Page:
Writing While Barefoot :: Passionately Curious http://writingwhilebarefoot.com/ Mon, 06 May 2019 17:53:31 +0000 en-US hourly 1 https://wordpress.org/?v=4.9.11 64166080 DIY: Cellphone Charging Station http://writingwhilebarefoot.com/2014/08/27/diy-cellphone-charging-station/ http://writingwhilebarefoot.com/2014/08/27/diy-cellphone-charging-station/#comments Thu, 28 Aug 2014 04:00:09 +0000 http://writingwhilebarefoot.com/?p=3374 In our tech-heavy house, we have three cellphones and two tablets between the two of us, and all of these devices use a corner of our kitchen as a charging spot. It’s convenient because it’s right inside the door to the garage, and it’s also centrally-located on our main floor so everything is right at hand and/or within earshot.

What wasn’t cool was the constant mess of tangled cords that seemed to get more and more unruly the more I tried to contain them. I didn’t like how disorganized it looked or the fact that it was, at times, barely functional (more than once a phone slid off the counter, dangling by its charger, the victim of a nearby cord that had pushed it over the edge).

It was definitely time for a new solution.

I first spent some time on Pinterest and Google looking around at different ideas and products, but everything I saw was either too complicated, too expensive, too big or too ugly. So, I decided to make my own. After wandering through Michael’s to see what was available, I spotted a nylon woven basket and knew just what to do. And, if I do say so myself, it’s a rather clever solution!

The hidden bonus is that now we also have a place to set our devices while they’re being charged – something that’s not on the kitchen counter and is away from the surface of the stove and any potential spills. This wasn’t something I intentionally designed into my charging station, but it was a very happy accident indeed. I certainly hadn’t anticipated how handy of a feature it would be.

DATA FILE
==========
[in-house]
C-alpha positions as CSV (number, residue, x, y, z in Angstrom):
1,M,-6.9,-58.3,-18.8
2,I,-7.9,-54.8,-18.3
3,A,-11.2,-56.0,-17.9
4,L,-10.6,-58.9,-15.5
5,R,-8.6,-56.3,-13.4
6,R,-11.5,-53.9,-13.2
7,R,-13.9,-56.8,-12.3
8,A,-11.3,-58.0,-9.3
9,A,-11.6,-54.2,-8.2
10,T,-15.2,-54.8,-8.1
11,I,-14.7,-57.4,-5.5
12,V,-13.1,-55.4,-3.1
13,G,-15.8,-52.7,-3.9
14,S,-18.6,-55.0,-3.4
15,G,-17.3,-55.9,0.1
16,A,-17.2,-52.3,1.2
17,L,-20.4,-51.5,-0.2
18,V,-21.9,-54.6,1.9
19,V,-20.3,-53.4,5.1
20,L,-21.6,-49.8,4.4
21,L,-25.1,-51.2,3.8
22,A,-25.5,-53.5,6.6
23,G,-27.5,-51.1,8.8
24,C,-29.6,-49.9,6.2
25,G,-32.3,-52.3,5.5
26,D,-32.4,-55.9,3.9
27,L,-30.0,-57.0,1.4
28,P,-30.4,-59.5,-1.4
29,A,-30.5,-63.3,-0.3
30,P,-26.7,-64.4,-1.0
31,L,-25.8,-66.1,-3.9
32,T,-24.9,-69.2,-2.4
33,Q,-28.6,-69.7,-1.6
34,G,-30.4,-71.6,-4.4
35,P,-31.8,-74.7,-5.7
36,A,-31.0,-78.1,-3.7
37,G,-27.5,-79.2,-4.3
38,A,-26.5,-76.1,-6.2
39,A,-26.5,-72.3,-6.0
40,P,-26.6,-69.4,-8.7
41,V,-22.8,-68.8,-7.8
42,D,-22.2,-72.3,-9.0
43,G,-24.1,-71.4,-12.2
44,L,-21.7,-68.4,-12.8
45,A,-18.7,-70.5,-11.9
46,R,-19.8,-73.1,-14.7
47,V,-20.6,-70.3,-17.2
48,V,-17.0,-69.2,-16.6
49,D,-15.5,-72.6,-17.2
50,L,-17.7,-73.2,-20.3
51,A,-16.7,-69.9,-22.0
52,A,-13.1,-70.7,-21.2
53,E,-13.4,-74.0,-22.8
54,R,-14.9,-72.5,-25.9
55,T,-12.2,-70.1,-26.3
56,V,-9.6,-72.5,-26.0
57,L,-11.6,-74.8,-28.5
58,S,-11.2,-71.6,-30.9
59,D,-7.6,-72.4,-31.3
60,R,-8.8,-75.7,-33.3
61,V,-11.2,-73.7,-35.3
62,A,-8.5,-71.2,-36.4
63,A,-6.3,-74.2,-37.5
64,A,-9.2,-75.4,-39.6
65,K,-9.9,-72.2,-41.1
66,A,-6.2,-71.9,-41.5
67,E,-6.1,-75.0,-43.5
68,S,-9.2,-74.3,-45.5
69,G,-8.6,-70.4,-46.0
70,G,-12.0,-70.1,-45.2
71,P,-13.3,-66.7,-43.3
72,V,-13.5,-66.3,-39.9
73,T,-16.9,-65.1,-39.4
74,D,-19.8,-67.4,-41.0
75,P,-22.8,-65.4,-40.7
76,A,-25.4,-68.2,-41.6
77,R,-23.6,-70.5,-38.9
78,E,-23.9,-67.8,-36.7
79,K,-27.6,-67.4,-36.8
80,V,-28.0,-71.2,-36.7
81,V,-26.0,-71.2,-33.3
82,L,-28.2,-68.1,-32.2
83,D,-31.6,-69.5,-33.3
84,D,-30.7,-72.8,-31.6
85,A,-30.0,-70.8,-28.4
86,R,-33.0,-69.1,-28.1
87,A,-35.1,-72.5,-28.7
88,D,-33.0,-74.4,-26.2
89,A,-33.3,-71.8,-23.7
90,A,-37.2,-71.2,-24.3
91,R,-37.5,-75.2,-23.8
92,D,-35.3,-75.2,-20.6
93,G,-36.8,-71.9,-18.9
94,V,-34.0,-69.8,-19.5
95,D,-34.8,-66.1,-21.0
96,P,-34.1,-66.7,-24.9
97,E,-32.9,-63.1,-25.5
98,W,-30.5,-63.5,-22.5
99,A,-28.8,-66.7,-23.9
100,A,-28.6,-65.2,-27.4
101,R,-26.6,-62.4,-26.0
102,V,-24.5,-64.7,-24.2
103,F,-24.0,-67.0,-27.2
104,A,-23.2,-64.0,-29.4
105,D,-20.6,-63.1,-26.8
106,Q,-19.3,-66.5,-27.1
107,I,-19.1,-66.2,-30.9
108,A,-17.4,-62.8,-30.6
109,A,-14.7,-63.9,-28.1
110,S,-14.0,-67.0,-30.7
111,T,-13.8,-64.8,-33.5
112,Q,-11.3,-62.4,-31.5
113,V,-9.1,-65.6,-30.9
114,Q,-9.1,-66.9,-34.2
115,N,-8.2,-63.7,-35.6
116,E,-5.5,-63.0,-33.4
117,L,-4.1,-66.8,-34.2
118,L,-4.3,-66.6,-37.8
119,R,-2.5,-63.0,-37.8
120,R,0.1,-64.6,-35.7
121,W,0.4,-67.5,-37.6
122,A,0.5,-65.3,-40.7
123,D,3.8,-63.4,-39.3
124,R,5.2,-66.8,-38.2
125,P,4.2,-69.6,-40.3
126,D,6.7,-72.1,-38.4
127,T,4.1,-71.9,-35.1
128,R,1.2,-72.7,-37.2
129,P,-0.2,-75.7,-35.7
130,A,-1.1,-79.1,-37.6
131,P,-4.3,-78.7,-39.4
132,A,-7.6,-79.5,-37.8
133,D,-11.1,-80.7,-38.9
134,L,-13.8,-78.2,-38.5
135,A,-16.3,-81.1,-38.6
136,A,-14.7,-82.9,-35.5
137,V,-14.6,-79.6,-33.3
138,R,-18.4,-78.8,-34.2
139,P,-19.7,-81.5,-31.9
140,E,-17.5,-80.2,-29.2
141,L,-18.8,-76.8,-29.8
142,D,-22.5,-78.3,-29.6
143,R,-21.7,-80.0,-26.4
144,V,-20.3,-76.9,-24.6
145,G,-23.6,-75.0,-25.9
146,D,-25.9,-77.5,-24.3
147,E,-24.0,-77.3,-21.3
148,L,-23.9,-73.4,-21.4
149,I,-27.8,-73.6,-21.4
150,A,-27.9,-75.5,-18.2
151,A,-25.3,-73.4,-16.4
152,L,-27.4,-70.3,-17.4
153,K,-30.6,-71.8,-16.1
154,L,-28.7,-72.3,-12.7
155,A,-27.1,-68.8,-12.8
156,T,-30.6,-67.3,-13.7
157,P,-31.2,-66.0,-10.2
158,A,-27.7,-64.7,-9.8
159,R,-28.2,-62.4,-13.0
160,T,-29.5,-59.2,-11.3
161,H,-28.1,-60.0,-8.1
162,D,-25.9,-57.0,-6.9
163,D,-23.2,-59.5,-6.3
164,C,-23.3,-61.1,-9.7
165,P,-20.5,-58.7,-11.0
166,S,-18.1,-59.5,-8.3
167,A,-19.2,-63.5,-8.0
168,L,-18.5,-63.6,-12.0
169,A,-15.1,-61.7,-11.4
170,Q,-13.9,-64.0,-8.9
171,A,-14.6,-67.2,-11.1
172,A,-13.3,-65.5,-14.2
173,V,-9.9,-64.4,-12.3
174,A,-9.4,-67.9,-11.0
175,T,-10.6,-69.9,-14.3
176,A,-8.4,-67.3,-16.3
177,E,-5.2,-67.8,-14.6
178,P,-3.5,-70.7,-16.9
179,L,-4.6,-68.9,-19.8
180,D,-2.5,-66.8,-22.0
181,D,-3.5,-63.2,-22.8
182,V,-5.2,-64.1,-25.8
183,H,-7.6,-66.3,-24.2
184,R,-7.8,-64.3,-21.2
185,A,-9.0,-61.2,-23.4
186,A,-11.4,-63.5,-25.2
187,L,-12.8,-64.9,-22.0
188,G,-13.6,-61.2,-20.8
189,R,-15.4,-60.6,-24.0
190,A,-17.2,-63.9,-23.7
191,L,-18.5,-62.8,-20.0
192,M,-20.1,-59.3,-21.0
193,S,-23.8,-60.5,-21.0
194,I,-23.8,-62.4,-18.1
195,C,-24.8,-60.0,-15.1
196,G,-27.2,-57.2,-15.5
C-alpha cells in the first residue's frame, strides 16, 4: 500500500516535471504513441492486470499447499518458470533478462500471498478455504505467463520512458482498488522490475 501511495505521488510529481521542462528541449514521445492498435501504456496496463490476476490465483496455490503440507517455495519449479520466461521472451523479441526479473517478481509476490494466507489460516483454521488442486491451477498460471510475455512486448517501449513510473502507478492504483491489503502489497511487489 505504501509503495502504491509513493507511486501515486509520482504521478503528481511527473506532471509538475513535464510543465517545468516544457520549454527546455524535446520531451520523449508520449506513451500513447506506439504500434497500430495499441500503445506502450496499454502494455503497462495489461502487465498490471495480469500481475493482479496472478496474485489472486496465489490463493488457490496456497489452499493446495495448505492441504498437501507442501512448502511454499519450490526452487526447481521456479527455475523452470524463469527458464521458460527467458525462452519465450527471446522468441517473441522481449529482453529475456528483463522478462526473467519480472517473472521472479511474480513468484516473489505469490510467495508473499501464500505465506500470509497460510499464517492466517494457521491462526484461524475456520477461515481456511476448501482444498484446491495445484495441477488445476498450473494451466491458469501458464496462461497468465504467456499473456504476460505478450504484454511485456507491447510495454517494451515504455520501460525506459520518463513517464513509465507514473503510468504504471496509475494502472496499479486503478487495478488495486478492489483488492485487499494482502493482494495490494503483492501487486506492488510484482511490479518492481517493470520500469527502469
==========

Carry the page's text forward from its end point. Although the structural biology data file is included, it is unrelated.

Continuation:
DIY Cellphone Charging Station

For those of you interested in duplicating this project, I’ve put some more photos and a write-up below. Everything I did centered around the Targus charging station I already had (pictured above in the “before” shot, it contains three outlets and two USB ports), so your implementation might look a bit different. Regardless, here’s the concept, and a little bit more on the behind-the-scenes.

DIY Cellphone Charging Station


  1. Nylon Woven Basket
    This one was from Michael’s (I think it cost about $6.00 after coupon) but I couldn’t find a link to it on their website. Even if you don’t have a Michael’s nearby, I think lots of stores carry this type of product. They are sold in a variety of colors, but I chose brown because it was the best match for our decor (and because it would make the whole thing less noticeable). I also got one without the handle openings on the sides because I didn’t want any of the cord mess underneath to be visible.
  2. Ground Converter Adapters
    Since the plug on the Targus charging station was 3-pronged, I needed a converter to hook it up to my extension cord (which only accepted 2-prong plugs).
  3. Extension Cord
    This was needed to give me the extra reach so the Targus unit could plug into the wall. I only needed a 3′ cord, but the store was out of stock, so I opted for the 7′. It worked out fine, but there is quite a bit of extra cord bundled up underneath the basket. I also opted for the slimline plug so the final look was more elegant.

Note: If you’re starting from scratch with this project, you can skip #2 and #3 and just get a power strip.


Assembling it was pretty straightforward: plug everything in, poke the ends of the chargers up through the openings in the basket weave (in whatever location is desired), and then push everything else underneath the basket as you settle it in place. That was the benefit of this style of basket: the weave has enough give/flexibility to allow cords to be poked through, but still had enough structure to keep them from falling back down inside again.

Usage note: Sometimes you have to pull a cord out a bit to get enough slack to comfortably charge a device, so don’t bundle the cords underneath too tightly or completely. Leave extra at the end, or don’t bundle them at all. Also, when not in use, I always push the cords back into the basket until just the end is sticking out. Hey, they don’t tease me about my inner Sheldon for nothing.

Happy charging!

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Weakness: Pixar’s “La Luna” http://writingwhilebarefoot.com/2014/08/09/weakness-pixars-la-luna/ http://writingwhilebarefoot.com/2014/08/09/weakness-pixars-la-luna/#comments Sun, 10 Aug 2014 02:25:54 +0000 http://writingwhilebarefoot.com/?p=3378 Weakness: Pixar's La Luna